Trademark dispute over Bliss cakes - J’can businessman wants registration held by Barbados company revoked
A Jamaican company which began producing desserts under the name Bliss cakes and bars seven years ago has asked the Jamaica Intellectual Property Office, JIPO, to revoke the trademark registered by Caribbean Brands International Inc, a Barbados-based affiliate of the Jamaica Biscuit Company, which has been selling cakes with the same name for two years.
Director of Great Foods and Desserts Limited, Raphael Satchell, says that since 2012 he has operated a business producing and selling four flavoured cheesecakes in a canoe-shaped shortbread cookie crust under the name Bliss. A fruitcake was later added to the line-up.
According to documents obtained by the Financial Gleaner, Satchell said he registered the business name with the Companies Office in September 2011, believing that would protect the product name.
Satchell could not say precisely what the size of the market was for the products up to the time the Biscuit Company entered in 2017. However, by then his products was reaching what he said was a significant portion of the local market, having being widely featured in various sections of the media and by then being sold in more than 20 supermarkets and other retail outlets across Jamaica.
In November 2017, five years after he began operating, Satchell said he filed an application with JIPO to register the mark Bliss Bar and logo, but received a potential rejection correspondence in April 2018. That’s when he learnt that another Bliss had entered the market.
In that correspondence, JIPO advised that Caribbean Brands International had registered the trademark BLISS with respect to cake products, through an application filed on September 26, 2017.
He said that thereafter, the Jamaica Biscuit Company began to market a product that is similar to Great Foods’ Bliss cake.
Satchell is contending that to the best of his knowledge, neither Caribbean Brands International nor the Jamaica Biscuit Company had used the name Bliss in Jamaica in relation to cake products prior to his company’s extensive use.
He has formally requested that JIPO reverse the registration. Satchell’s attorney, Marc Ramsay, said last week that a date for JIPO to hear the case is yet to be is yet to determined. However, he said other options are being explored, including a lawsuit in the Supreme Court.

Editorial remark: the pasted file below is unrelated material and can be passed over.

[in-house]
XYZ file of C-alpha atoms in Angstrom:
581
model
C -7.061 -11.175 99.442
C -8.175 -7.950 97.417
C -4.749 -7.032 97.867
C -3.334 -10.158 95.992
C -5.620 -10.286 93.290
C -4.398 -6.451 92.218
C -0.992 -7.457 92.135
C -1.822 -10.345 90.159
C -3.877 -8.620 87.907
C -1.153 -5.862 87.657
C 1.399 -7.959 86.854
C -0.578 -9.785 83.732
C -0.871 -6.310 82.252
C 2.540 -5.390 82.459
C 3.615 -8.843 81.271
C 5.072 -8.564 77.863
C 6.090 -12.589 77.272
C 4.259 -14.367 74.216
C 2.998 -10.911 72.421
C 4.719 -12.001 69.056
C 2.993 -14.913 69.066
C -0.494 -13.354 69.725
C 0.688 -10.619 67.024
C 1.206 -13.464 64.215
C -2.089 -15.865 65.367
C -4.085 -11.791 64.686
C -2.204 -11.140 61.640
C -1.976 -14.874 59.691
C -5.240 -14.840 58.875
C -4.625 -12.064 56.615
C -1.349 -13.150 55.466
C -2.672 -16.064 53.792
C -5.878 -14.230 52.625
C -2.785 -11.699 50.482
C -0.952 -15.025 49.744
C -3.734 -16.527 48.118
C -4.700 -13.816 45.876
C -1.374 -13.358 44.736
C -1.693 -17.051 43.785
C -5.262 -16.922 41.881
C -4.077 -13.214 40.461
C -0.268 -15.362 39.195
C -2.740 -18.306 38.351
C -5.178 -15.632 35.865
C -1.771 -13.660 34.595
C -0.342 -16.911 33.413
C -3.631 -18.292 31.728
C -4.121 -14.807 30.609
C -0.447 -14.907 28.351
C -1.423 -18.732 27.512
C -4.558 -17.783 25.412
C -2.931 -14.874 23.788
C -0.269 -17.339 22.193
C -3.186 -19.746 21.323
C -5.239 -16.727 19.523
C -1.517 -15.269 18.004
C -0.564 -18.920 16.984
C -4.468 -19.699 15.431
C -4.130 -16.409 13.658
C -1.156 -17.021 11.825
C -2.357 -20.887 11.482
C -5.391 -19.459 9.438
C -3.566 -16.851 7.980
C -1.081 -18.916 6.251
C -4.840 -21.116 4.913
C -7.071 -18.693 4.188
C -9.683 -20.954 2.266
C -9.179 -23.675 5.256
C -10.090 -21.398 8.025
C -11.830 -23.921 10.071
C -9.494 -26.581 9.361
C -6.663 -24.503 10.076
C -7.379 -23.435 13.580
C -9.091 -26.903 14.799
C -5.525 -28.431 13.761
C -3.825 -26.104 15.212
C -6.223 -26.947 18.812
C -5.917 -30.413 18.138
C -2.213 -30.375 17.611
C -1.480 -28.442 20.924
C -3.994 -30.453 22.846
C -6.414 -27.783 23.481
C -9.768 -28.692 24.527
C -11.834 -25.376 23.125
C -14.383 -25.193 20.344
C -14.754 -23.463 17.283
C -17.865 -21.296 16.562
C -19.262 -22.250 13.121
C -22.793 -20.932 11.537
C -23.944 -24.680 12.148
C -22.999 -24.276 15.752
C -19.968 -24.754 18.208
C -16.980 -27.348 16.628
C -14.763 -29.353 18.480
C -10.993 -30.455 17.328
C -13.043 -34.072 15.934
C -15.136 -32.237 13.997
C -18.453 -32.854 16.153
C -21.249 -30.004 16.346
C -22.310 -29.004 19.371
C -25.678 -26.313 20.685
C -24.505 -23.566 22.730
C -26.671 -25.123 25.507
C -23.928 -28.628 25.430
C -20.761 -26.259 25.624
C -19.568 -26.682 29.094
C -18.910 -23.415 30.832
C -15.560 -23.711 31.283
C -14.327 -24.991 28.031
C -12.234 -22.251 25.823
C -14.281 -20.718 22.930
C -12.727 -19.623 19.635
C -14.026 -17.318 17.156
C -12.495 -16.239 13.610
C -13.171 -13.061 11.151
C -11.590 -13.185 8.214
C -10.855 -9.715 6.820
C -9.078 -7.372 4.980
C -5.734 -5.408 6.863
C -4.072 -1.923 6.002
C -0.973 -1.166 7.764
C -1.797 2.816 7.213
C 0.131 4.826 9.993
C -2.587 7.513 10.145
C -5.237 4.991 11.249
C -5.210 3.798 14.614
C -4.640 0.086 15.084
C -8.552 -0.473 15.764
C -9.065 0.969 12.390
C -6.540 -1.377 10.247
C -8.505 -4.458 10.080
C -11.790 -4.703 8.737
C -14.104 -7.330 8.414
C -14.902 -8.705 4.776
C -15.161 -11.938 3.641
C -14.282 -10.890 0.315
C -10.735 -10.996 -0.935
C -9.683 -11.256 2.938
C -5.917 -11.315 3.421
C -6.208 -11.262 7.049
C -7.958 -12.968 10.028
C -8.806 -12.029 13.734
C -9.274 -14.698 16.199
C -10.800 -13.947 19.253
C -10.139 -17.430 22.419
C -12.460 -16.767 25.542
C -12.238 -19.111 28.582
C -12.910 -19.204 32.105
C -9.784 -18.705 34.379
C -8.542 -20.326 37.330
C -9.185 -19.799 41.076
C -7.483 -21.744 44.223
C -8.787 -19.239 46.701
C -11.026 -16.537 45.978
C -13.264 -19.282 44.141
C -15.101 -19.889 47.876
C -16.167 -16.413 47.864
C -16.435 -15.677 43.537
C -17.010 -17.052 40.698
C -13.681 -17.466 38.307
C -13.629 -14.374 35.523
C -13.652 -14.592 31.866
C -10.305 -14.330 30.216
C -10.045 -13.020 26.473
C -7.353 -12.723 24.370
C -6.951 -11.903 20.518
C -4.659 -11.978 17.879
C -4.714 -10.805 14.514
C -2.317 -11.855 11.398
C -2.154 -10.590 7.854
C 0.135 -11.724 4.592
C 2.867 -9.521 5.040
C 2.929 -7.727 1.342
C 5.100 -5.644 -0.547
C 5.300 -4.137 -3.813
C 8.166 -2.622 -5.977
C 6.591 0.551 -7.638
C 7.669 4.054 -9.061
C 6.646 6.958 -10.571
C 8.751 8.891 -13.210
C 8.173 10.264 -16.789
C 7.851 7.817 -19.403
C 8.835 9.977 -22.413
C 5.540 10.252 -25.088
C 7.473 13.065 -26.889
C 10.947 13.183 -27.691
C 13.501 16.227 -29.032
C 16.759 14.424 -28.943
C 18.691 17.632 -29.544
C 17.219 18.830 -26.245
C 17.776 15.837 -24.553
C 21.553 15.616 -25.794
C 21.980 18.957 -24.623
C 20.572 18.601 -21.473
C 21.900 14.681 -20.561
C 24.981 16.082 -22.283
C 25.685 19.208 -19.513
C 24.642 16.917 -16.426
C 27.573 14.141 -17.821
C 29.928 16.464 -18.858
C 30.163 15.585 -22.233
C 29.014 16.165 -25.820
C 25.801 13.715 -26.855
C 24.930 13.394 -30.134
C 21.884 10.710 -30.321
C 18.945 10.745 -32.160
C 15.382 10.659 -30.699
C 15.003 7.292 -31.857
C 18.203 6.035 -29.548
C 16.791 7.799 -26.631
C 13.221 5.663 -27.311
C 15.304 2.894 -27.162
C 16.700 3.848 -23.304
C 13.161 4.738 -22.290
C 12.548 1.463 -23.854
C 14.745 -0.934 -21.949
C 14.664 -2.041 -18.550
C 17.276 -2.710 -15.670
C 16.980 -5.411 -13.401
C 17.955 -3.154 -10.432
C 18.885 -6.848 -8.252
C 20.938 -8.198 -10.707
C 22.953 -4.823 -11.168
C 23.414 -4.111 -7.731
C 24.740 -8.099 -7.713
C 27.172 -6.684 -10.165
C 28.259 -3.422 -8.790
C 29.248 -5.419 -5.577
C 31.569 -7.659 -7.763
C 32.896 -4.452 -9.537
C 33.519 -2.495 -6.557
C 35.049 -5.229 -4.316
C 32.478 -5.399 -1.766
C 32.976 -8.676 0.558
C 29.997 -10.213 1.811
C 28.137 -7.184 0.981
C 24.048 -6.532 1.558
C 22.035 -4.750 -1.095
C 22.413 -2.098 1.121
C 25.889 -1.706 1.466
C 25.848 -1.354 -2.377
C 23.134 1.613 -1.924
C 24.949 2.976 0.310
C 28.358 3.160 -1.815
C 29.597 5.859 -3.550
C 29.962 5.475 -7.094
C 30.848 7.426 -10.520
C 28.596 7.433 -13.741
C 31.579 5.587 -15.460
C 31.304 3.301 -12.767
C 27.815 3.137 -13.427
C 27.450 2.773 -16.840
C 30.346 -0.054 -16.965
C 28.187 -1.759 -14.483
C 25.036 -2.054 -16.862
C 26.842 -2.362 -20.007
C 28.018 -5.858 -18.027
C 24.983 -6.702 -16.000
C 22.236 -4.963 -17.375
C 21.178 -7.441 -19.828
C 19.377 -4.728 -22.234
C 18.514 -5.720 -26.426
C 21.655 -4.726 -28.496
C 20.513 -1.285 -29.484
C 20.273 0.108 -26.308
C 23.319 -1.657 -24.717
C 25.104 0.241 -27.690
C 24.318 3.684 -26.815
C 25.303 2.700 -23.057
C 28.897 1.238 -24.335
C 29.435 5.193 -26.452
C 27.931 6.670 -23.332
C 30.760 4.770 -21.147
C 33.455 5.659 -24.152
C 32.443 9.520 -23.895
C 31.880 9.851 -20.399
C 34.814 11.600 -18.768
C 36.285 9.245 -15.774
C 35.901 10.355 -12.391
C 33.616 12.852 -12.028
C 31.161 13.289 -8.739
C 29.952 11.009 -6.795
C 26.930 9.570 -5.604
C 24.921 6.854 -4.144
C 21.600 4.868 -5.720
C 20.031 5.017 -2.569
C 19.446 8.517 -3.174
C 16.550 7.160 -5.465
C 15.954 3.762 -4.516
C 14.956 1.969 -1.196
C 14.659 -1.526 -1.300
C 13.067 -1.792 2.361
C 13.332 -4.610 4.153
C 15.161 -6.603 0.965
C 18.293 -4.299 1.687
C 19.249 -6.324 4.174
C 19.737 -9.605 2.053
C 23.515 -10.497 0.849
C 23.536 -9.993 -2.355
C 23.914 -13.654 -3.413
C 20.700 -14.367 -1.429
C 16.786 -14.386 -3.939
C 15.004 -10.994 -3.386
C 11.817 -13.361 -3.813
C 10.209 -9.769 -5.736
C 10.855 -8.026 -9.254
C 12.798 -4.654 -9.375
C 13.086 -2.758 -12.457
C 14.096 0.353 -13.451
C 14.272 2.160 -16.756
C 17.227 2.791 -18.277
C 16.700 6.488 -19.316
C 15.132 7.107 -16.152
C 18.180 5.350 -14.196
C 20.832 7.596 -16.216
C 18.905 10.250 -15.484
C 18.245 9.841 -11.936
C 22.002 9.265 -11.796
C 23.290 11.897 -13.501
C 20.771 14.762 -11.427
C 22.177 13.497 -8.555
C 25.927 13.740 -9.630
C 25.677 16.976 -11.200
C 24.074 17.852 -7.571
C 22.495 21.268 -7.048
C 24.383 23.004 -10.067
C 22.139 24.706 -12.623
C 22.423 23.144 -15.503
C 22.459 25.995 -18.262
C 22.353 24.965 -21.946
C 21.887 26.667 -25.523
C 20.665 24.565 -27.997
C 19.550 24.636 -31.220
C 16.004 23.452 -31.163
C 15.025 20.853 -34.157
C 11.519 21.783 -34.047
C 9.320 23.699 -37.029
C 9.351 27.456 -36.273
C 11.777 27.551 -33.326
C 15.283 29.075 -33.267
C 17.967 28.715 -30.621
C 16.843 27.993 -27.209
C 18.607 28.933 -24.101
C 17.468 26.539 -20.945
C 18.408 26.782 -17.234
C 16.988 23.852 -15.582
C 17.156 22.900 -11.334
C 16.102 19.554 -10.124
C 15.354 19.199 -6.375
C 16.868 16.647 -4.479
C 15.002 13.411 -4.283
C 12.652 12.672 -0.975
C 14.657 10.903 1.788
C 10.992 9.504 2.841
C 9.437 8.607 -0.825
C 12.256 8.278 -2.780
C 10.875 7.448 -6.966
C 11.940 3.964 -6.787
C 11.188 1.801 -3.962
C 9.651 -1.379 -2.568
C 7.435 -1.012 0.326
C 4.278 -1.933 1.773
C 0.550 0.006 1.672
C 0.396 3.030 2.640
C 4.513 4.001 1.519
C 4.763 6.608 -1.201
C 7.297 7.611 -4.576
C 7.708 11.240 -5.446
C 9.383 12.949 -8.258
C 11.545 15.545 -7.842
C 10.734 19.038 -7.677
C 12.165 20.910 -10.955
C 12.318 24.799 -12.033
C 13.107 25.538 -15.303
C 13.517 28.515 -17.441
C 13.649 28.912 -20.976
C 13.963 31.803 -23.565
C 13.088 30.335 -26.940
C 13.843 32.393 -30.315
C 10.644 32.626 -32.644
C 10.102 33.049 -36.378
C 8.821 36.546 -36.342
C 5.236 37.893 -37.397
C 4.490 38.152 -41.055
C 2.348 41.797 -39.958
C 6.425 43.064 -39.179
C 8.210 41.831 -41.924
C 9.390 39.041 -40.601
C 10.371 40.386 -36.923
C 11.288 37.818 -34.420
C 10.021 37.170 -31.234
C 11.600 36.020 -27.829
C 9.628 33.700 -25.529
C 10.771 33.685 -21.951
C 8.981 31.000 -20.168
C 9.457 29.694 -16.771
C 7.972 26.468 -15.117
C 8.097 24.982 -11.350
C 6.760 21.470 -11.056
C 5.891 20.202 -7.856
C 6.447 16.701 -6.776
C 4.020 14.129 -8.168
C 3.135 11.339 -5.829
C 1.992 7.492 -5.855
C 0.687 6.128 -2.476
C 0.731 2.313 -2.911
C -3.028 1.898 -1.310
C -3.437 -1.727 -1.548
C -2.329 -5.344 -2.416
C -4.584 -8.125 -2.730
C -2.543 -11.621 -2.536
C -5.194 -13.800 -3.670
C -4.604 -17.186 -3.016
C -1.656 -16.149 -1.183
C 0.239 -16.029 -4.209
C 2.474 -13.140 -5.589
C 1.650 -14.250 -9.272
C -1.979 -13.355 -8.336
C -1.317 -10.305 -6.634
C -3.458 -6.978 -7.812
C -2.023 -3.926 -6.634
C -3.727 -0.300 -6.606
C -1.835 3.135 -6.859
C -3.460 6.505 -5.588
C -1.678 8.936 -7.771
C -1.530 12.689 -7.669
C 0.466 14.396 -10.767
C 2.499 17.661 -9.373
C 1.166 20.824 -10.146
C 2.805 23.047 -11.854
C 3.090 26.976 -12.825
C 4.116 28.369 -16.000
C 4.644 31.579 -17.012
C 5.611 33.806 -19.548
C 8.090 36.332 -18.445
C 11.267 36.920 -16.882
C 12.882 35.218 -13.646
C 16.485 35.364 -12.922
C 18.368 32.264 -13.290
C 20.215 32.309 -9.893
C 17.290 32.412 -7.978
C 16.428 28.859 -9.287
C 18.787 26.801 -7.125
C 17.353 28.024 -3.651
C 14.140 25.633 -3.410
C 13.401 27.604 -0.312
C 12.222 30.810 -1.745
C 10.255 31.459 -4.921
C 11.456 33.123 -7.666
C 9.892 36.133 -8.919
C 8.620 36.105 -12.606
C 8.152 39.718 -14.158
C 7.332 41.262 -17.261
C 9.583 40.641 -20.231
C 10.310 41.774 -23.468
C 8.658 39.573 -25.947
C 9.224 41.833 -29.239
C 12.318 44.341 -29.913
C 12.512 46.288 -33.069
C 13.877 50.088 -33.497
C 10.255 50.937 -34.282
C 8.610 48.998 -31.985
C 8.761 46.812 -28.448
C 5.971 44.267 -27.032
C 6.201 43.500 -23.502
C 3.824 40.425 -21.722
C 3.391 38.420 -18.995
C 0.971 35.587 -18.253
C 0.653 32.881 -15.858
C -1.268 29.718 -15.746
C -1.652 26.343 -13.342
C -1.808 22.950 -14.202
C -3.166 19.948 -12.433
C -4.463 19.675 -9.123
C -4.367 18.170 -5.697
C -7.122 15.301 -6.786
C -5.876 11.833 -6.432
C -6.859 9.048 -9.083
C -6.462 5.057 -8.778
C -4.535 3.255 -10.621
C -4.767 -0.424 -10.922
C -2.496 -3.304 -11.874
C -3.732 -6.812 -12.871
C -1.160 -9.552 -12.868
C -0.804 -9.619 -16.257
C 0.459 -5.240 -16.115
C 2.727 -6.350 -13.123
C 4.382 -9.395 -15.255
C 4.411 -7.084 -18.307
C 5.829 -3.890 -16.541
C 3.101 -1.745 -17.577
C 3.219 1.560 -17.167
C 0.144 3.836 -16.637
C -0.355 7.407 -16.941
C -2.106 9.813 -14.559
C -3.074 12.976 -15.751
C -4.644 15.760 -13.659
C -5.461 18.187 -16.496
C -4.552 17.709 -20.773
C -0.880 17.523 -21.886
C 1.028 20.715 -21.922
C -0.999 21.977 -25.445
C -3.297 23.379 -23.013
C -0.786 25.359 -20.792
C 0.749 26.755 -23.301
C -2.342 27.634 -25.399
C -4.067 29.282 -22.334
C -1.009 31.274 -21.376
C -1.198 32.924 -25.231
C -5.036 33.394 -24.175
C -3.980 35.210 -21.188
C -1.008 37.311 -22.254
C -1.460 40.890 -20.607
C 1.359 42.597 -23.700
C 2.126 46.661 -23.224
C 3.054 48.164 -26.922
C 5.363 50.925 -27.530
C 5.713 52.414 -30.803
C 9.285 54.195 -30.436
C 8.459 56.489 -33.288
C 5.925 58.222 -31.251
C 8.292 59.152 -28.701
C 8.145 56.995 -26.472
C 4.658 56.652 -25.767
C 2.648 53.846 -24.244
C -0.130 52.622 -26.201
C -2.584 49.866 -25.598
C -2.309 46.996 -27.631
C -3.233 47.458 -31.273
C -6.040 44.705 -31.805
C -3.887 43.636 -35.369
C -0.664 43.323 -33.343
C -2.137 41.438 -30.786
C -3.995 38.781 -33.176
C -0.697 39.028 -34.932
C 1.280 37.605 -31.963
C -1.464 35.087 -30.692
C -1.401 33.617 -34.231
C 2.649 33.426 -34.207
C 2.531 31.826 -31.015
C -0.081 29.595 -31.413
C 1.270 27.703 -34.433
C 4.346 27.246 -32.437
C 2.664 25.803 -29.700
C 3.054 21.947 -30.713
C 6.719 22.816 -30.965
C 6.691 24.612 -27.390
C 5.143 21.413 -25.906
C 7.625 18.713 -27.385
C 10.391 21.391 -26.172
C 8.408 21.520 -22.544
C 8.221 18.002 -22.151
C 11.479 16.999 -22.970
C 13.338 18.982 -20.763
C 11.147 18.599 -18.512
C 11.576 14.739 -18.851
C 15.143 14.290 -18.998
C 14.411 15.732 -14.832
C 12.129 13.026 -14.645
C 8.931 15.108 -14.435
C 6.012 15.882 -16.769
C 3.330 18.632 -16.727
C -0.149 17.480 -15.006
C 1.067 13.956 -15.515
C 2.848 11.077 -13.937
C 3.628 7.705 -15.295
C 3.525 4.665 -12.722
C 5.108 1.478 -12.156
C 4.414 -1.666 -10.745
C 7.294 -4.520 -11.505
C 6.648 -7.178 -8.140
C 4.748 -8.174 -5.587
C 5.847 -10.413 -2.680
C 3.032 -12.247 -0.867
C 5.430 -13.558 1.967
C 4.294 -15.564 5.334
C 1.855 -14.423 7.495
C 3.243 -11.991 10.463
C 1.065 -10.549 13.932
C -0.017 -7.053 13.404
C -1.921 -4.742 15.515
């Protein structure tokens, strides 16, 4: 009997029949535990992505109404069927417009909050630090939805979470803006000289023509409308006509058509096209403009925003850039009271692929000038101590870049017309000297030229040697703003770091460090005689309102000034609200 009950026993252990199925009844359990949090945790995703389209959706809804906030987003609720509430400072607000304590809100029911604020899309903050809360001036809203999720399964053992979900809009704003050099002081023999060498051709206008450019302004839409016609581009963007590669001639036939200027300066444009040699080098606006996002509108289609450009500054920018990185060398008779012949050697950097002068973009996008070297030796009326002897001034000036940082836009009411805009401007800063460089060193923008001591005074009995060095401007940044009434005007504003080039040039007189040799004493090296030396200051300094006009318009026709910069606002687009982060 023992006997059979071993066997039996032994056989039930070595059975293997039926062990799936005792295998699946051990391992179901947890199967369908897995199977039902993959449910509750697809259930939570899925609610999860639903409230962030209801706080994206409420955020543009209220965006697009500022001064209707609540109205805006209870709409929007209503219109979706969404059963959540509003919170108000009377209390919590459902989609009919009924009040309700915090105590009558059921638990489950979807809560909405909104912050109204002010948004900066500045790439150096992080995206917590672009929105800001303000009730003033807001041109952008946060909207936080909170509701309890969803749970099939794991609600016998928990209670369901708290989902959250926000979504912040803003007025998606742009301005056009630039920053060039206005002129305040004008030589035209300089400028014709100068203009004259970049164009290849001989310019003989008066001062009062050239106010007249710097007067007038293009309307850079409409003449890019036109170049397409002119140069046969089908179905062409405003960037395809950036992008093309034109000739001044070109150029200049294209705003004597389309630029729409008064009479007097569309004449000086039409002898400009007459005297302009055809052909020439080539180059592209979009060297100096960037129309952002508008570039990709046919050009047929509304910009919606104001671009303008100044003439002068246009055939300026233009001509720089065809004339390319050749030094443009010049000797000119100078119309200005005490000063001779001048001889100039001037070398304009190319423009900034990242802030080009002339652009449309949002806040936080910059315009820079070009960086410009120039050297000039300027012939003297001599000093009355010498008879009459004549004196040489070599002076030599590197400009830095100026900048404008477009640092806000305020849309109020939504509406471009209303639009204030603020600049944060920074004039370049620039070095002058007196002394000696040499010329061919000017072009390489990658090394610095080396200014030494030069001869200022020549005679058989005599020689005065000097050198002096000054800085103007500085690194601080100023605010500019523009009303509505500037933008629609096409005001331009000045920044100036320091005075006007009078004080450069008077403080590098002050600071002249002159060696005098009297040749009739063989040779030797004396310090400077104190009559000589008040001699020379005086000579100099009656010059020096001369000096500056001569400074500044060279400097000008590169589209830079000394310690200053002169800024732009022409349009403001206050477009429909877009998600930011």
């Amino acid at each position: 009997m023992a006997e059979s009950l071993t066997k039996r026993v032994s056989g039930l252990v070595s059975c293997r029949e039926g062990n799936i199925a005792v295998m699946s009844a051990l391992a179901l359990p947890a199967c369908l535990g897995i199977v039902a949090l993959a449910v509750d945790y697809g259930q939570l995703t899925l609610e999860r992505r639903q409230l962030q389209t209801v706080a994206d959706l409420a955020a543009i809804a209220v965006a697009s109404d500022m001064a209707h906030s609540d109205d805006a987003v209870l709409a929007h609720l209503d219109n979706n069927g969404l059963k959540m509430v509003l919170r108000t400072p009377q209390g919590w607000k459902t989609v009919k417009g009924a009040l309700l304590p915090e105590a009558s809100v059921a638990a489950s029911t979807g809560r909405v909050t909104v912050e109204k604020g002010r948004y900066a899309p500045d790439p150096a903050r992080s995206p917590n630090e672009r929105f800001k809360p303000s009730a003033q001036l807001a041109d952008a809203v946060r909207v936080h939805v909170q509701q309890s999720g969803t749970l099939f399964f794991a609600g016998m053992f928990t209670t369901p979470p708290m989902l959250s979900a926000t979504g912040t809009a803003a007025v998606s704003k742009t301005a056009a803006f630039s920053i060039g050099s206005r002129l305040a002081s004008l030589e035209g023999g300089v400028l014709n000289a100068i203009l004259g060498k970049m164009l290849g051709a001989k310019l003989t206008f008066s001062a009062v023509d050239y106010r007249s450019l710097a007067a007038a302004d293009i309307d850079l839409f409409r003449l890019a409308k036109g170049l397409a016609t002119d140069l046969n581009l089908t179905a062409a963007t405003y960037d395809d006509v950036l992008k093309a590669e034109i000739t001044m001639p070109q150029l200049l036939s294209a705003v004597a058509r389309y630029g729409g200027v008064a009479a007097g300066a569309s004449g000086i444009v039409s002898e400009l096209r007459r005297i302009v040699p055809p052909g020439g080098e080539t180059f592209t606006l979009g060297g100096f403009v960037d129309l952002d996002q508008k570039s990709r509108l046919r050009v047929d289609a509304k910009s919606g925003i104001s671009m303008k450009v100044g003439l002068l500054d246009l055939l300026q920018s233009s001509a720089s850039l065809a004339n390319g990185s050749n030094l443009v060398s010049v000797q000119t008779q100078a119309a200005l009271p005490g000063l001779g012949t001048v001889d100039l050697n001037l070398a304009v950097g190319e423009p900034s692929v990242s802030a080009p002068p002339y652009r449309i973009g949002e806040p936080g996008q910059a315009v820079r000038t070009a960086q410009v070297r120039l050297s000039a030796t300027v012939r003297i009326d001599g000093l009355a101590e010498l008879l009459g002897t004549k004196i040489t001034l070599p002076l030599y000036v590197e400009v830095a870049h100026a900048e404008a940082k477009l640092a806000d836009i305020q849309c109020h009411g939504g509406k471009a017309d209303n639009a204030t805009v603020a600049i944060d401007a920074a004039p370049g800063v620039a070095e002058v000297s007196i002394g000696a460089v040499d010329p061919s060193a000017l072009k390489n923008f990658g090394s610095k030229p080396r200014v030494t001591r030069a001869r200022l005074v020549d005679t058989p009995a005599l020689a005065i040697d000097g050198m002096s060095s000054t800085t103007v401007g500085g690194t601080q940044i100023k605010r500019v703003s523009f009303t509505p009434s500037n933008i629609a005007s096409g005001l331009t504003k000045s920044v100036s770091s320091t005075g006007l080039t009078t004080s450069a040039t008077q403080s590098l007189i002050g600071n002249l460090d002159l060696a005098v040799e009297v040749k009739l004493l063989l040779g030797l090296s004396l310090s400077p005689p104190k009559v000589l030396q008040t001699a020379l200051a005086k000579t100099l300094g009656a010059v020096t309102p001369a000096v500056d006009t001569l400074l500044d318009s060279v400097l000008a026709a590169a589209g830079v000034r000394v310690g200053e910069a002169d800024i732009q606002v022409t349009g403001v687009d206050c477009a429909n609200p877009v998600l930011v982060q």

In a declaration in June, Jamaica Biscuit Company’s sales manager, Edward Shoucair, said Kiss Baking, another affiliated company, began producing and distributing cream-filled cylindrical cakes bearing the brand BLISS, as a sub-brand of Kiss Cakes.
Shoucair said the BLISS miniature cake has been positively received by the local market and enjoys a competitive market share in comparison with other products manufactured at Kiss Baking.
As of May 2019, sales of the vanilla and blueberry flavours of BLISS topped 4.4 million units combined and brought in net revenue just shy of $100 million for Kiss Baking, according to Shoucair’s declaration.
He said the BLISS cake product has exhibited significant sales growth since the launch of the vanilla flavour in November 2017 and the blueberry flavour in September 2018.
As at April 2019, the company had temporarily discontinued the blueberry flavour and launched a twin-pack BLISS.
Shoucair said the average monthly sales of the vanilla flavour ranges between J$2.37 million and J$3.93 million, and represents 7.2 per cent of Kiss Bakings revenue.
He said the assessment of sales volume and communication audits indicate that the BLISS trademark enjoys an established reputation and considerable consumer brand recognition since entering the Jamaican market; and, further, that the company had no knowledge of Great Foods’ products before the filing of the application JIPO to invalidate the BLISS registration, and have not been able to locate Satchell’s products on the market.
Grace Lindo, the attorney representing the Jamaica Biscuit Company and Caribbean Brands International, said it would be inappropriate to comment on the case, saying “the matter is set for hearing before the tribunal at JIPO”.
Dr Marcus Goffe, the deputy director and legal council at JIPO, when asked whether the copyright agency had ever ruled in favour of a trademark invalidation under similar circumstances to the Bliss dispute, basically said each case is decided on its own merit.
The Registrar of Industrial Property is the first line of dispute resolution in such matters, and if the parties are not satisfied they can go to the Supreme Court, Goffe said.